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“Whenever I start a new workout or exercise, I automatically think: ‘I can’t do this.’ How do I stop?” – Sarah
Expert: Blair Whitmarsh, PhD, dean of human kinetics and athletics at Trinity Western University in Langley, British Columbia, Canada.
Success breeds success. Self-efficacy (sometimes called self-confidence) comes most critically from personal accomplishments. In a new workout situation, reflect on times when you’ve been successful in other activities, and use that as a strong indicator of future success.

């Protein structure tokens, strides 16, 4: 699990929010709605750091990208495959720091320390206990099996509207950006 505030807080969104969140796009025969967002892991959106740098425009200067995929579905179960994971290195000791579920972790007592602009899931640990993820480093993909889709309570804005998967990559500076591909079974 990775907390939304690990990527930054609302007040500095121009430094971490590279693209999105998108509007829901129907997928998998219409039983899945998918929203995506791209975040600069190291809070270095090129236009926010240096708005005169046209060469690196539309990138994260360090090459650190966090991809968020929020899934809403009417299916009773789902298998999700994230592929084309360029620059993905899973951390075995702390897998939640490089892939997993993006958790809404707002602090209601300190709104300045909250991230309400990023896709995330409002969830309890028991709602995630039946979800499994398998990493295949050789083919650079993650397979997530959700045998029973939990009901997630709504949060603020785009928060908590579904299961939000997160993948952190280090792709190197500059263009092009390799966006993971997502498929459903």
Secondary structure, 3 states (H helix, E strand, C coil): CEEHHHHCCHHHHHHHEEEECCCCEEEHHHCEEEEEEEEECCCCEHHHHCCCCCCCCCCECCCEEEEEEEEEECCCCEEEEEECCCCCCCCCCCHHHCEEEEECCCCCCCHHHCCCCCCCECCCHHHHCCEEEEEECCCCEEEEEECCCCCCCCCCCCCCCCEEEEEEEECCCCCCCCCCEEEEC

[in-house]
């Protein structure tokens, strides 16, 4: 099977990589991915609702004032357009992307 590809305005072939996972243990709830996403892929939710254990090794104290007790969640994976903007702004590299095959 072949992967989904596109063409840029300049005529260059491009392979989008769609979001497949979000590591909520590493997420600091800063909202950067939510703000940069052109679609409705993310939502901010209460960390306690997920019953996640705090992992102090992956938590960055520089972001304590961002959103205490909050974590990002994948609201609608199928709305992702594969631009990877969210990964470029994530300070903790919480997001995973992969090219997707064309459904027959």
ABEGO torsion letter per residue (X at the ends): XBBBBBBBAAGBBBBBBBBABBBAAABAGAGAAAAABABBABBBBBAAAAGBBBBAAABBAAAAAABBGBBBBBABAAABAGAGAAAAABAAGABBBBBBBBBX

Here’s a tip for you: Make a list of your past successes and keep it with you in your gym bag or workout journal, so that you can refer to it when you need it. Add to it whenever you overcome an obstacle or challenge, even if it’s not fitness-related.
Also, write down your plan for what you will do when you have a slip-up (skipping a workout or veering from your clean diet), and have it at the ready.